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Forest and Rangeland Birds of the United States

Natural History and Habitat Use

Cinnamon Teal -- Anas cyanoptera

RANGE: Breeds from southern British Columbia east to southwestern Saskatchewan (probably), and south into Mexico. Winters from central California, southern Nevada, central Utah, southeastern Arizona, southern New Mexico and central Texas south to South America.

STATUS: Common in the West.

HABITAT: Inhabits small, shallow wetlands, including areas with alkaline waters, but may also be found around larger and deeper lakes. Winters primarily on freshwaters, though occasionally found in marine habitats.

SPECIAL HABITAT REQUIREMENTS: Shallow lake margins, ponds bordered by tule and grasses, sloughs, marshes, sluggish streams, reservoirs, and irrigation ditches.

NEST: Nests on the ground in dense grasses under 2 feet high, in cattails or reeds near water, or in a hollow in the ground, often 100 feet or more from water. Broods may be moved as far as a mile from the nest site to good brood cover of lush emergent vegetation adjacent to water with abundant food.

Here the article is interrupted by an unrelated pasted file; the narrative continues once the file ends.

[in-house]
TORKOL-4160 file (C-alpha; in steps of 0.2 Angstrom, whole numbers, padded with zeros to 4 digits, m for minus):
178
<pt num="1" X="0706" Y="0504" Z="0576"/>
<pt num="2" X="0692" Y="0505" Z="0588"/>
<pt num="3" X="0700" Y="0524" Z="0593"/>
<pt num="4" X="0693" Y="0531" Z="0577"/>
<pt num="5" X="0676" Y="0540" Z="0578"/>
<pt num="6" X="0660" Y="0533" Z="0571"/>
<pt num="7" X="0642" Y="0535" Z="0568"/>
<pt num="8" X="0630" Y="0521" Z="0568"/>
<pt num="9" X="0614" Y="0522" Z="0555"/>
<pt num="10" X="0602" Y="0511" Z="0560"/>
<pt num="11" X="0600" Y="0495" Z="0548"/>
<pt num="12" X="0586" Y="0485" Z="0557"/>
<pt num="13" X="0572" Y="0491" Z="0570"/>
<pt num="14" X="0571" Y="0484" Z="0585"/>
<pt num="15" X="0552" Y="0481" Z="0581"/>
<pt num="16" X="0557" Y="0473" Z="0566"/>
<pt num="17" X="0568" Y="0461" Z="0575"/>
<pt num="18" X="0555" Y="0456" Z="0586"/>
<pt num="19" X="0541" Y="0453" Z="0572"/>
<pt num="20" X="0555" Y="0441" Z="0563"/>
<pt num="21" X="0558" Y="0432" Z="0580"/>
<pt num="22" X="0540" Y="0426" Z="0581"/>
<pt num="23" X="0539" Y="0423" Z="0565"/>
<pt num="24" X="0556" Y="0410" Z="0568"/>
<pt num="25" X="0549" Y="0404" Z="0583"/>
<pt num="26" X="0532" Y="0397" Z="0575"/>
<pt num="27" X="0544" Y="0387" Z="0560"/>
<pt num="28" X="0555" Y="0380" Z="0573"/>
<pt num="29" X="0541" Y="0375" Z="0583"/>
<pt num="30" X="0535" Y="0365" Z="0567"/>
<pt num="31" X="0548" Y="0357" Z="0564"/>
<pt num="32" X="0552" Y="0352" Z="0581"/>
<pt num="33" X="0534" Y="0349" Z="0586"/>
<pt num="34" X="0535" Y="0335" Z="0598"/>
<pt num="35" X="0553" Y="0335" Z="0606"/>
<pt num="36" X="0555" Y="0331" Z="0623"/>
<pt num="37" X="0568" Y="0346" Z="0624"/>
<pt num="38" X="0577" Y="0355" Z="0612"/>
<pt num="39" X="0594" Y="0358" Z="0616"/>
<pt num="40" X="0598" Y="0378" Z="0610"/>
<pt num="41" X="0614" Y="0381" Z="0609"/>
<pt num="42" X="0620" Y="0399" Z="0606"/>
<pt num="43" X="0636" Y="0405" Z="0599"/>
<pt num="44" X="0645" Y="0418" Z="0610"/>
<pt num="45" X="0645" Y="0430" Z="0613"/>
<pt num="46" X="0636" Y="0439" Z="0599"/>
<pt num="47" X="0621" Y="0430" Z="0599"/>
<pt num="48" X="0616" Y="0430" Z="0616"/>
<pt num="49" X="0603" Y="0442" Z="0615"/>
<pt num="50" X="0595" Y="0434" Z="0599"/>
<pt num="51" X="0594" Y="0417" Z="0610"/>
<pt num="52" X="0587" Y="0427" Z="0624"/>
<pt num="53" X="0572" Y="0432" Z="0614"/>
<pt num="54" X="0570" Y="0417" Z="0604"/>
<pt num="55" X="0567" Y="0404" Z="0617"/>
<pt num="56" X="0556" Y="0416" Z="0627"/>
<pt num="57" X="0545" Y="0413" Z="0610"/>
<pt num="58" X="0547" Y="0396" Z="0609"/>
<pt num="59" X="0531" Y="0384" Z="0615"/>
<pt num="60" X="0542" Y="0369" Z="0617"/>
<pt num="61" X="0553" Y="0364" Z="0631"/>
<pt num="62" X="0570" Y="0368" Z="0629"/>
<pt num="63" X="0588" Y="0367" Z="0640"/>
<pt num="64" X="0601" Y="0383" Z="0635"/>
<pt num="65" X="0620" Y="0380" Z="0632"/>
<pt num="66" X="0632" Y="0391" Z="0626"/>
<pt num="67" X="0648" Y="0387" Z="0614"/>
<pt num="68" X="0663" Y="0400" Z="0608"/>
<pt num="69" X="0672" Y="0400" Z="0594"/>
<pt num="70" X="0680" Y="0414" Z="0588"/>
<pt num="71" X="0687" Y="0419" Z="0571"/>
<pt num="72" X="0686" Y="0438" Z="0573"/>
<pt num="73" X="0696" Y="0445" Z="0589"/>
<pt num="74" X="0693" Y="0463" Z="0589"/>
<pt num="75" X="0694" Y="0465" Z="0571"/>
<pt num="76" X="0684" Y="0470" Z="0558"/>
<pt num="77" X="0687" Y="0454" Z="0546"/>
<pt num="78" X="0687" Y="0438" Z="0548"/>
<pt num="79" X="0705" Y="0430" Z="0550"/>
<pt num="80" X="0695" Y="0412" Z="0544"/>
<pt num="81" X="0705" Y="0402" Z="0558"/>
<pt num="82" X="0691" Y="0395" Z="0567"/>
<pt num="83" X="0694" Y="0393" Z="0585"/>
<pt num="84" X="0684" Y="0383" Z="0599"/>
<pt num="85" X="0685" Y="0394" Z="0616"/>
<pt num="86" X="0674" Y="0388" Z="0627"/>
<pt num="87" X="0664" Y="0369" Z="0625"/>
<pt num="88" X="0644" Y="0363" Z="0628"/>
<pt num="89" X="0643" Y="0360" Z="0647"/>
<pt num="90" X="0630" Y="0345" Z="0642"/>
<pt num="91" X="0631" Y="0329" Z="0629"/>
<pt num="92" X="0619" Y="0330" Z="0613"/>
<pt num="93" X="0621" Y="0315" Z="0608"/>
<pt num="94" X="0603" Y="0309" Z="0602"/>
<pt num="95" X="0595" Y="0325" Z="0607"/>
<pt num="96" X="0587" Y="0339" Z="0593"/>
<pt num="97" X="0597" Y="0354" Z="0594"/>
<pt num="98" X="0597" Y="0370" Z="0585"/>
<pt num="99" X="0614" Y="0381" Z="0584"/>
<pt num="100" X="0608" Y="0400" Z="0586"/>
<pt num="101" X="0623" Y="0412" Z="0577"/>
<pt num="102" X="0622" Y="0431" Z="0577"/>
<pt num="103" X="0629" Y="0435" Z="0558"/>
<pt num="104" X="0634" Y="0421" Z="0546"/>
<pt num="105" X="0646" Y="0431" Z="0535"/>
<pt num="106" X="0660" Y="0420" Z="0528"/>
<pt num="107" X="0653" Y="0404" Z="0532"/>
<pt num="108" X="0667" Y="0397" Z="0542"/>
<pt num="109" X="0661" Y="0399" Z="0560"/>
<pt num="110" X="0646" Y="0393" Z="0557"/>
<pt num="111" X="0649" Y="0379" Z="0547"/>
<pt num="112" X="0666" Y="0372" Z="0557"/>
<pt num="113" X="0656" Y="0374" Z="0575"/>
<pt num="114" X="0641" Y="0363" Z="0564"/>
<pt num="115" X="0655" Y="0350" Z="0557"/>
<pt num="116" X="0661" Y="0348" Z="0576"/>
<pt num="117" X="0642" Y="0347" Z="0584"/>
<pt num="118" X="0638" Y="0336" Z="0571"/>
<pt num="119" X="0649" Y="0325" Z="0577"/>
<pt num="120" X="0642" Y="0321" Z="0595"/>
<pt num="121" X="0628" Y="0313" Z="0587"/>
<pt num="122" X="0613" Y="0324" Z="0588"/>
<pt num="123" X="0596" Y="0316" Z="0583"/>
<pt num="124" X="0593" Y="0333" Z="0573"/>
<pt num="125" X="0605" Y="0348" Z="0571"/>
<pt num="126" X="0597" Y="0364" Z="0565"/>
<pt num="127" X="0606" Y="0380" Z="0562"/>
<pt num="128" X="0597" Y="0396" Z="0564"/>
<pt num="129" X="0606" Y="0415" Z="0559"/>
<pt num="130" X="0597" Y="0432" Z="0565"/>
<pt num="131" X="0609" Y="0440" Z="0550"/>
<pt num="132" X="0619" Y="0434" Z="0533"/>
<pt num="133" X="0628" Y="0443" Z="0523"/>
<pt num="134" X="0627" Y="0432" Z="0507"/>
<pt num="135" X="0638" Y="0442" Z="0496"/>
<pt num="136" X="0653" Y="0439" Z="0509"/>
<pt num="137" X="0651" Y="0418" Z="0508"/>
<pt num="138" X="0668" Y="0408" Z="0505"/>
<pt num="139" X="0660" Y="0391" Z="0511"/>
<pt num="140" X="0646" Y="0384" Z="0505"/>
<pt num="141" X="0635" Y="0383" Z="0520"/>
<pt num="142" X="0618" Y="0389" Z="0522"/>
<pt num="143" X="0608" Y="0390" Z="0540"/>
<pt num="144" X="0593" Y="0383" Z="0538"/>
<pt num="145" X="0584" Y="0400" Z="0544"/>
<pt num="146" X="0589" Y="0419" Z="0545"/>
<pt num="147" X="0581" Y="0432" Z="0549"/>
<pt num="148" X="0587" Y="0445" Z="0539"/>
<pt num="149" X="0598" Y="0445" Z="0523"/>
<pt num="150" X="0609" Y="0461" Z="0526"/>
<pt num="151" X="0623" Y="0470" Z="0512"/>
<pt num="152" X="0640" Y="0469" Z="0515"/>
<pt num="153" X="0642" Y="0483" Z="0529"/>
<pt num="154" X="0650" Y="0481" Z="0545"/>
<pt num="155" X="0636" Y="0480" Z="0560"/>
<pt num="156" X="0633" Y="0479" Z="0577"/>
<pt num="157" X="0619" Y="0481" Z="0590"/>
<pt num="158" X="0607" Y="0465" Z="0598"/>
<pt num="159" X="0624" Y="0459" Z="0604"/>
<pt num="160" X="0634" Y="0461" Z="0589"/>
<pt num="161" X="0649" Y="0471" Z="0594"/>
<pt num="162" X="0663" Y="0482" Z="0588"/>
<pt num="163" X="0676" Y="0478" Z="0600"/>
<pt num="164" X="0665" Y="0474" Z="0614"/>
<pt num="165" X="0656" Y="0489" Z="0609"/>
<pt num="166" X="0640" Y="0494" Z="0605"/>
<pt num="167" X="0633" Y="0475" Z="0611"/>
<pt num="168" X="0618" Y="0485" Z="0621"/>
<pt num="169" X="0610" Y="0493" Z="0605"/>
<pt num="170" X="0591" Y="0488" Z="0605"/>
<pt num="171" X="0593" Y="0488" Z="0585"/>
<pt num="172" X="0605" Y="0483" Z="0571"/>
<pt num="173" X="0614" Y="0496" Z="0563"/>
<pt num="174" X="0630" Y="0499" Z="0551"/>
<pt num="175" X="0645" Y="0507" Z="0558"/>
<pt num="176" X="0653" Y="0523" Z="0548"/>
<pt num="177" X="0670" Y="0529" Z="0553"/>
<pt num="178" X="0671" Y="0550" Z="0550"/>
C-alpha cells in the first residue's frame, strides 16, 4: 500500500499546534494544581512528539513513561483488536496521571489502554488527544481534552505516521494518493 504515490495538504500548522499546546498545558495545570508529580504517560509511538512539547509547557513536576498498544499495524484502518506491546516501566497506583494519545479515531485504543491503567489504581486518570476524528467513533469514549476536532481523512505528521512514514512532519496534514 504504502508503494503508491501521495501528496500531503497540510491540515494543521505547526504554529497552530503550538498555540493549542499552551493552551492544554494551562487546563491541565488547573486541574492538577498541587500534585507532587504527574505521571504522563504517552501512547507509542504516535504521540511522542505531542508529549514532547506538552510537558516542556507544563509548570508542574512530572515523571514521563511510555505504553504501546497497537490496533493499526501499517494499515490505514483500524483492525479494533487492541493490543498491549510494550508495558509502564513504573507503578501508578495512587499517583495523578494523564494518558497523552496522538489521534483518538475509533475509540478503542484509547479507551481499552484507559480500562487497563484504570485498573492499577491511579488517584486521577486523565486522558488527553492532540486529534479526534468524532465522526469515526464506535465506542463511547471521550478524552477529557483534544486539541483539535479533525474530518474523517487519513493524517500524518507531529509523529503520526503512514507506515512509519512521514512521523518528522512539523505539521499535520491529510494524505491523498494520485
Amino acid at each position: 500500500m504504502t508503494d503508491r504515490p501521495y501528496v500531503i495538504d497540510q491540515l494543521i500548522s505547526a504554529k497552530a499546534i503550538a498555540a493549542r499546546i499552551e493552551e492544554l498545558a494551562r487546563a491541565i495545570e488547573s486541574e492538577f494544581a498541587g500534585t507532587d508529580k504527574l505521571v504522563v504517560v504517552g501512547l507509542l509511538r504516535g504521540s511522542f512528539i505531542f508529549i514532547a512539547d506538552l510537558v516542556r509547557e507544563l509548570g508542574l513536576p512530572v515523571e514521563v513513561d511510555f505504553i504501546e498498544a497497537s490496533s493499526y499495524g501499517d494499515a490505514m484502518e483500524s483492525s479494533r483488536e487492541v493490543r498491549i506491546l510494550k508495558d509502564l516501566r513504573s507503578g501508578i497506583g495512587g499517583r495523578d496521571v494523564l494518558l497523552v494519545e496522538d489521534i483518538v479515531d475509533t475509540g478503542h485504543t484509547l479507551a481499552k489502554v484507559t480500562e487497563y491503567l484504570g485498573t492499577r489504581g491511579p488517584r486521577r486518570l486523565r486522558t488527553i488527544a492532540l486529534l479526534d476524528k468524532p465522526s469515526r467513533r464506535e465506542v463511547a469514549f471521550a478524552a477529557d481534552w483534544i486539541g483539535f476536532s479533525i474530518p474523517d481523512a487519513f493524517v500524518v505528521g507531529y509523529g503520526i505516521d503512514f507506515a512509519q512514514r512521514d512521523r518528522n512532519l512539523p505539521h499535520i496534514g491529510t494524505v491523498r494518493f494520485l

FOOD: Feeds by tipping up in shallow water, grazes in grass and in fields, or probes in mud for its food, which is 80 percent vegetative. Primarily consumes seeds and vegetative parts of pondweeds, bulrushes, sedges, smartweeds and grasses; also takes mollusks and insects.

REFERENCES: Bellrose 1976, Grinnell and Miller 1944, Johnsgard 1975b, Low and Mansell 1983, Palmer 1976a, Verner and Boss 1980.

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